After the third time Hakyeon tries to walk back into a room they've already been into, Sanghyuk stops him with a hand to his wrist. "Hyung, shall I lead the way instead?"

He sees Hakyeon register the pink chalk mark next to the doorknob he was about to turn. With a muttered curse, he scrubs his face with his hands. "Sorry, Hyukkie," he says, and Sanghyuk can tell he's about to blame himself for everything that has gone wrong since they started this journey. "You shouldn't have to put up with this useless hyung."

"Lean on me," Sanghyuk orders. "I'll take care of you."

When Hakyeon gives in with a small tremble, Sanghyuk feels like he's won a war.


The closer they get to the heart of Yeongwon City, the more things stop making sense. It's like the nexus from which the whole universe grows. The days bleed into each other, a constant cycle of waking, walking, eating, sleeping. Sanghyuk almost forgets he wasn't born here, trudging into eternity.

"You're so tall," Hakyeon huffs one day, sitting on the bedroll beside him. "How did you grow so big, did you drink milk every day when you were growing up?"

"No, I just ate a lot of vegetables," Sanghyuk says, distracted by the pot he's cleaning. "My mum used to cook them all the time. I hated the bean sprouts but she made me eat them anyway."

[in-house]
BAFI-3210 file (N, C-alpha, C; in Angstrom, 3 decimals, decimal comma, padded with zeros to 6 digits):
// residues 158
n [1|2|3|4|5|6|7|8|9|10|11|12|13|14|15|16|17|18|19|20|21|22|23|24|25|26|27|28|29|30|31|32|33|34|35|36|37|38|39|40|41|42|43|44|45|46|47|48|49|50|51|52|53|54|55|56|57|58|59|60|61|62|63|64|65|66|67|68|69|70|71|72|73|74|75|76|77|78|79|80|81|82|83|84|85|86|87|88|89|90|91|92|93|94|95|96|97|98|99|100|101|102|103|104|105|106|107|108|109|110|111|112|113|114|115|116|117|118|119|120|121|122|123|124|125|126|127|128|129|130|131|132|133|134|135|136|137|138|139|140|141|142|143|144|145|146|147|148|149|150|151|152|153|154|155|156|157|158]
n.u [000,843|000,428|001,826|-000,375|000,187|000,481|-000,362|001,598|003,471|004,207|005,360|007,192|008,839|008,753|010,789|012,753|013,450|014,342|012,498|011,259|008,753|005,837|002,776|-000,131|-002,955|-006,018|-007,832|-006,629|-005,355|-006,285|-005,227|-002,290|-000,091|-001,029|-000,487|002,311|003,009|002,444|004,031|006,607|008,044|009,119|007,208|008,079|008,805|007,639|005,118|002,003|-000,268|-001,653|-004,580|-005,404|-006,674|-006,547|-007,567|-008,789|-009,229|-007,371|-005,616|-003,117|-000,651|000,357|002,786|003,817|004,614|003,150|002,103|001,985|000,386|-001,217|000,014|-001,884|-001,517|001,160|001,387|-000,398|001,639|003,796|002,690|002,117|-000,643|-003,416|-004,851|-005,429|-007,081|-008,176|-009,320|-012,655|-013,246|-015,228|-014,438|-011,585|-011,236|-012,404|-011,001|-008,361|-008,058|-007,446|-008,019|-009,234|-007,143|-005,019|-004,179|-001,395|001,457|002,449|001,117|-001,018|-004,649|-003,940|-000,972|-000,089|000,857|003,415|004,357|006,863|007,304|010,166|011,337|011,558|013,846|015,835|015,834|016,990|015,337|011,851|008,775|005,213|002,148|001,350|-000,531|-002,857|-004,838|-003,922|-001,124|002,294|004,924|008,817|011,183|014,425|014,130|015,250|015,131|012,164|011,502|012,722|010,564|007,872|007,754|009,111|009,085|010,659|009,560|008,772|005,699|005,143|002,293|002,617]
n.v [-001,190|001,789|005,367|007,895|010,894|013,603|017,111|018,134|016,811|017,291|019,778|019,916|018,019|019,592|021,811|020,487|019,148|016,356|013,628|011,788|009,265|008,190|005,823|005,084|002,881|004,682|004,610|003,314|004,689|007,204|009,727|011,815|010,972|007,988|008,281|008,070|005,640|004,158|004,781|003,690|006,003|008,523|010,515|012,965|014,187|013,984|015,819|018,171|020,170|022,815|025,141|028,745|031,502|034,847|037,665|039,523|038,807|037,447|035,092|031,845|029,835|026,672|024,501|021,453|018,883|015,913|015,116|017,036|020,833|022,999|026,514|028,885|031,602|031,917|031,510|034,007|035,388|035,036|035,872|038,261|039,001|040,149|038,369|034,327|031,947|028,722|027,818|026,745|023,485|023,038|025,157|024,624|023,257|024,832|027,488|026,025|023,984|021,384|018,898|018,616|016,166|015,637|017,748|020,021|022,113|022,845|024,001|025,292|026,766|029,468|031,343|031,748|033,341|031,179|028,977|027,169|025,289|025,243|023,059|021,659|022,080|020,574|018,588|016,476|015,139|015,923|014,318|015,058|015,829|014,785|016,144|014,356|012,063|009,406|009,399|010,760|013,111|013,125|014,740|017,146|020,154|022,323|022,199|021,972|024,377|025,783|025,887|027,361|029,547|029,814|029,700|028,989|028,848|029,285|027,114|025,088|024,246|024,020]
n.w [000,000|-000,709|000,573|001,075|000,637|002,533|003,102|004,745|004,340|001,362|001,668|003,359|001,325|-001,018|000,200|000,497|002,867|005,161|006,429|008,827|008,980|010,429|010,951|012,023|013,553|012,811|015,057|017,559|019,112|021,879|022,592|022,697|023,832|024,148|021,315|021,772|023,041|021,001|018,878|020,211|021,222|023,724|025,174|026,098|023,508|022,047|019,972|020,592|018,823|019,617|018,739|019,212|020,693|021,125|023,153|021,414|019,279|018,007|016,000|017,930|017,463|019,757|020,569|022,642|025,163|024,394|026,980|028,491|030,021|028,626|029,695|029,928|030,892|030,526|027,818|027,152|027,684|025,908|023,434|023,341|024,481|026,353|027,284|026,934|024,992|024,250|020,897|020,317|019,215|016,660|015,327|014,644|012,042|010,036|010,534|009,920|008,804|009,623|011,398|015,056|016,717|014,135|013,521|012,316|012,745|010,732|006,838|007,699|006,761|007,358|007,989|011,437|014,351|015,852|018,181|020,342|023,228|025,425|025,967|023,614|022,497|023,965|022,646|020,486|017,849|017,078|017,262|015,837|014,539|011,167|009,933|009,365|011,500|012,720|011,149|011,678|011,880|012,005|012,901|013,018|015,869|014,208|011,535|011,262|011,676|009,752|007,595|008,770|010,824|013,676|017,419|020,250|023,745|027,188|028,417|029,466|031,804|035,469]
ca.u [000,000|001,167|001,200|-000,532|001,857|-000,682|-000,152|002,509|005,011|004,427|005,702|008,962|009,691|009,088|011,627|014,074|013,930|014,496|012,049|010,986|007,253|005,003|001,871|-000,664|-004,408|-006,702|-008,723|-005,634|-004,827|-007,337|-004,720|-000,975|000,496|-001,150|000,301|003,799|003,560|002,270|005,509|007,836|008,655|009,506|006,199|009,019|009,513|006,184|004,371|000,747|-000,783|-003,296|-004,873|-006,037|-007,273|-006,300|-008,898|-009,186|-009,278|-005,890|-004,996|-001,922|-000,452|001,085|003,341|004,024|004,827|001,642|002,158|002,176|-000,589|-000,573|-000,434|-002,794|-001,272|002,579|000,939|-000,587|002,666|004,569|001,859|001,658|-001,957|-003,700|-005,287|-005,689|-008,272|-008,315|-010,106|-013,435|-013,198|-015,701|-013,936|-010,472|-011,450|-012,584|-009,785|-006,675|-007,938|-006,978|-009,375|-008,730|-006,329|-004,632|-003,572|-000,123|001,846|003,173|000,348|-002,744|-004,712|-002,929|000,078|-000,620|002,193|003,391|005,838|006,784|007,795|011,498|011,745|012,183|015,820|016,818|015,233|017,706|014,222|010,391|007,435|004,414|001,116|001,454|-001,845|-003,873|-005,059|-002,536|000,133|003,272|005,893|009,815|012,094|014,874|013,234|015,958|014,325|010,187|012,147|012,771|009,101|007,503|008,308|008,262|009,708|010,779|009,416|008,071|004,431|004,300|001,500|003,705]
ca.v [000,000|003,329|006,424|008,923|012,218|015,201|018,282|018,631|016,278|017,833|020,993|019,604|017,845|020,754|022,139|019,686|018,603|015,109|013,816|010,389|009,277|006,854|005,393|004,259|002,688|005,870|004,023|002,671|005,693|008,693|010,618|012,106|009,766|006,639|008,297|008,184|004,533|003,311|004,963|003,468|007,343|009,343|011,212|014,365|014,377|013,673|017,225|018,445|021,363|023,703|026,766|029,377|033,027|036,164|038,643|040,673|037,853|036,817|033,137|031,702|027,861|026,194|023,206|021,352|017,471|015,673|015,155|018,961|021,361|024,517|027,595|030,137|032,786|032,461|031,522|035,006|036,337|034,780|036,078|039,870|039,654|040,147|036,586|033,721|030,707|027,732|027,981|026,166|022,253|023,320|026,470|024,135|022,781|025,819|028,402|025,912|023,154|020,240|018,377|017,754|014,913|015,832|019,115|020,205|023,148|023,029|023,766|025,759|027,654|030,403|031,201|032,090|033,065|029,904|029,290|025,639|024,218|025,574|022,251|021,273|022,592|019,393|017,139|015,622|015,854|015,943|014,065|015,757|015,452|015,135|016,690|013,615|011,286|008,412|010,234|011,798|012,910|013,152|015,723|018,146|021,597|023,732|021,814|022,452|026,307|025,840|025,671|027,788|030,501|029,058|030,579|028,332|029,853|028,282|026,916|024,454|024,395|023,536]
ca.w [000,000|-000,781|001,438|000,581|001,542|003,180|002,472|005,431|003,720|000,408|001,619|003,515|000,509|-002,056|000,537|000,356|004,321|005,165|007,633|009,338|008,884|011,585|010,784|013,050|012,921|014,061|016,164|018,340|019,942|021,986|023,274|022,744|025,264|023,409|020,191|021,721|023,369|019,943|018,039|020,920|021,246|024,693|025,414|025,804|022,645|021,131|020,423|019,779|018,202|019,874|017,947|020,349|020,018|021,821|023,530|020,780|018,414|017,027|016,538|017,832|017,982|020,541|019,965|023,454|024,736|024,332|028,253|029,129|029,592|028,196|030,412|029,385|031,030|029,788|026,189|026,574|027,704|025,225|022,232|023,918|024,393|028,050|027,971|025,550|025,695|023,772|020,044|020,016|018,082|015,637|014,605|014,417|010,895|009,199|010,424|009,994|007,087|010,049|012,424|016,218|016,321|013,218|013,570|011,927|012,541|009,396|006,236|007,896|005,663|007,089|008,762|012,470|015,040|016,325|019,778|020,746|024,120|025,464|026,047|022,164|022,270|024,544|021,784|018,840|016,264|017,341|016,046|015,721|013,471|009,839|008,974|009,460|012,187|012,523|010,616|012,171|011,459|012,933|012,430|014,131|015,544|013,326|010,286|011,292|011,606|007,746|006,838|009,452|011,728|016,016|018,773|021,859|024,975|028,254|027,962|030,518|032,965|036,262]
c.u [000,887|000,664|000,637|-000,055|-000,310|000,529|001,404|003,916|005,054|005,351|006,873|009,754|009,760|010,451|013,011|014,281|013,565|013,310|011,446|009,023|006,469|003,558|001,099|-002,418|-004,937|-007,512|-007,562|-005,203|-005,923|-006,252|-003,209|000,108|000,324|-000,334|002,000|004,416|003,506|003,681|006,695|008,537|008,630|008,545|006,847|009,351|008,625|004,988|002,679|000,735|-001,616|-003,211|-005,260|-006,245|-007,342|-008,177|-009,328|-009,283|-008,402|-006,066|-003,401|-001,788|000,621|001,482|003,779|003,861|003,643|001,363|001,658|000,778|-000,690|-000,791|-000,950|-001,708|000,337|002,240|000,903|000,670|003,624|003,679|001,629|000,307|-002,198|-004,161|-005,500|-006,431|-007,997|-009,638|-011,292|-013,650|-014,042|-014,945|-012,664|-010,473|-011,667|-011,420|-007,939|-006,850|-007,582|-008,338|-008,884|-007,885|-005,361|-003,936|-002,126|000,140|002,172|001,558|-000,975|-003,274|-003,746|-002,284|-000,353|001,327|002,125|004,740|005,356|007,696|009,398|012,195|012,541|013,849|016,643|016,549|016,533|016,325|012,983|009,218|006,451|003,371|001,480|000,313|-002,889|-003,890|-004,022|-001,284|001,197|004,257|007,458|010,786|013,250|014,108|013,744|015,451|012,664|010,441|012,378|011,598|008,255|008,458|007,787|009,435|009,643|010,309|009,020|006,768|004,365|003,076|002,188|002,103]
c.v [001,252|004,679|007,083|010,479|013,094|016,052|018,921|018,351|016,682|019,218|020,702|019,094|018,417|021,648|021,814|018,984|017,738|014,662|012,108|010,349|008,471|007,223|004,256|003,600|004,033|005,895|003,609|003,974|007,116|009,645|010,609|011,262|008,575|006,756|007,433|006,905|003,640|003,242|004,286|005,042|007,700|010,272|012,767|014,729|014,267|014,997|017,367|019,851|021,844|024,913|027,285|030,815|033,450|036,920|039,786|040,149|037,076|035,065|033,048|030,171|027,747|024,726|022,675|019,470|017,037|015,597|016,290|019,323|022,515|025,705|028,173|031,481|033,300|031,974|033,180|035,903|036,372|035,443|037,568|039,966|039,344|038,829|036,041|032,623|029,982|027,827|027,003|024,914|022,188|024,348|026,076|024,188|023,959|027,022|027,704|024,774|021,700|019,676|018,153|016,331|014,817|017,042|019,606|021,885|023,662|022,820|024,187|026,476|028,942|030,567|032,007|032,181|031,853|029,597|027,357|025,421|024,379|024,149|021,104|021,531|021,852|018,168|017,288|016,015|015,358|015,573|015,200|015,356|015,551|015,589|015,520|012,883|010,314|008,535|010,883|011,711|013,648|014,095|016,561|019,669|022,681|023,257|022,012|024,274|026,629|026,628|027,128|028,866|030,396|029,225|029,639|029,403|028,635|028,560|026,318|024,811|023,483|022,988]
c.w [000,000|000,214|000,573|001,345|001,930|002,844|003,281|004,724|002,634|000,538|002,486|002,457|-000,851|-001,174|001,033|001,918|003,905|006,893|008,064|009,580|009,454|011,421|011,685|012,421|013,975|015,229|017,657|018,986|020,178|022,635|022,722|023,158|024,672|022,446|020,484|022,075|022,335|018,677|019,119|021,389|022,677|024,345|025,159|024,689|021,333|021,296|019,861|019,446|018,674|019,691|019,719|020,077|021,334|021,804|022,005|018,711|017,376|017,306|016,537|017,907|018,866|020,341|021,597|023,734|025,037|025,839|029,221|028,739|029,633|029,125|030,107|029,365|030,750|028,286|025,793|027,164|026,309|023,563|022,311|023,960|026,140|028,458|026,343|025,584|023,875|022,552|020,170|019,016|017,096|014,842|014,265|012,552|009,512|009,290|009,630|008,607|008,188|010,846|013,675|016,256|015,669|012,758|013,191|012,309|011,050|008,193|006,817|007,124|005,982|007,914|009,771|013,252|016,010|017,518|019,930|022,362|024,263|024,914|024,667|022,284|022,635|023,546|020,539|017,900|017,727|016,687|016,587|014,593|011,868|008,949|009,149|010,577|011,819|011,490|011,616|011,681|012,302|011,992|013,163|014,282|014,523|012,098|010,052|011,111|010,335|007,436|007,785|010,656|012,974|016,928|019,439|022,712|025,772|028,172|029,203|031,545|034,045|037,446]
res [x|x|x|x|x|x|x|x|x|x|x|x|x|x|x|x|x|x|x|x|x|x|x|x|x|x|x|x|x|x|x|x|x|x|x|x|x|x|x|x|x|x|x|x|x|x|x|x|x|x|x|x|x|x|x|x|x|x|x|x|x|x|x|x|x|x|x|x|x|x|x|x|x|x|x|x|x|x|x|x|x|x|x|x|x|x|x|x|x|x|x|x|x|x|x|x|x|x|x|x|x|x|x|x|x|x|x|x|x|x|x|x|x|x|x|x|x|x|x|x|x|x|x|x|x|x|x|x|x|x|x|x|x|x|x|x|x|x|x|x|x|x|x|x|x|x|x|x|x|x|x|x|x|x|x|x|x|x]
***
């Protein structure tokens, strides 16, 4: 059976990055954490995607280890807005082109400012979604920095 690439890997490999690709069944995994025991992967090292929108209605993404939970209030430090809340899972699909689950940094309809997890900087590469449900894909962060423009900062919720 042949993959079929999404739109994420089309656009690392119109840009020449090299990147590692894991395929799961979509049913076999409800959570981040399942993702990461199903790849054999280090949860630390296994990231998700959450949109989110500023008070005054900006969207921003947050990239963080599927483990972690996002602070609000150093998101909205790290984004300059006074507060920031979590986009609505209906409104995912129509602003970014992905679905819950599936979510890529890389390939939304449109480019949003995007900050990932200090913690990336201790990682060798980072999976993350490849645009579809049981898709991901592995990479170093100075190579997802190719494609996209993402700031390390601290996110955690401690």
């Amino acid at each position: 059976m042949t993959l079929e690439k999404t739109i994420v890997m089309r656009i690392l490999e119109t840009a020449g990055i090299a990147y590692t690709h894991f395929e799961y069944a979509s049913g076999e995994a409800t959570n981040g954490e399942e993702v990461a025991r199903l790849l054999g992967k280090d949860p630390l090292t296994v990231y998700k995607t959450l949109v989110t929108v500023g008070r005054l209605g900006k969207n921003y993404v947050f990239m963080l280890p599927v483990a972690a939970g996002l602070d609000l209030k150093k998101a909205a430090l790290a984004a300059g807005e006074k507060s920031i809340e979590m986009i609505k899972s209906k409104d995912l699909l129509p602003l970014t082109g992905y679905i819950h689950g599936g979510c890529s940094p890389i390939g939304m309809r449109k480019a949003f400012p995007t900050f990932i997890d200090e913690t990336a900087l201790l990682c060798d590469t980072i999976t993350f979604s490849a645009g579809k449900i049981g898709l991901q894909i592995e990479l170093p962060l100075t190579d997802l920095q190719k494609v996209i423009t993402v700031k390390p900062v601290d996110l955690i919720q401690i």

Something changes in Hakyeon's face. "Your mother? Weren't you an orphan?"

Sanghyuk's hand freezes. "What did I say?"

"You were talking about your mother."

"I don't have a mother."

"So you've said."

"I grew up alone—you saw me, you took me in."

"I remember."

"Do you?"

"No," Hakyeon says slowly. "I'm not sure I do."

There's a room Sanghyuk can remember. White, near the sea, curtains blowing in the wind. There's a cup on the table with pencils he'd been drawing with earlier. Now he's lying on his stomach, watching the sea enter and retreat down the shore. His mother is cooking in the kitchen and the spicy, sour smell of the pickled cabbage she favours permeates the room. His mouth waters.

But none of it makes sense, because the streets of the outer cities are nowhere near the sea, and he has never had a mother.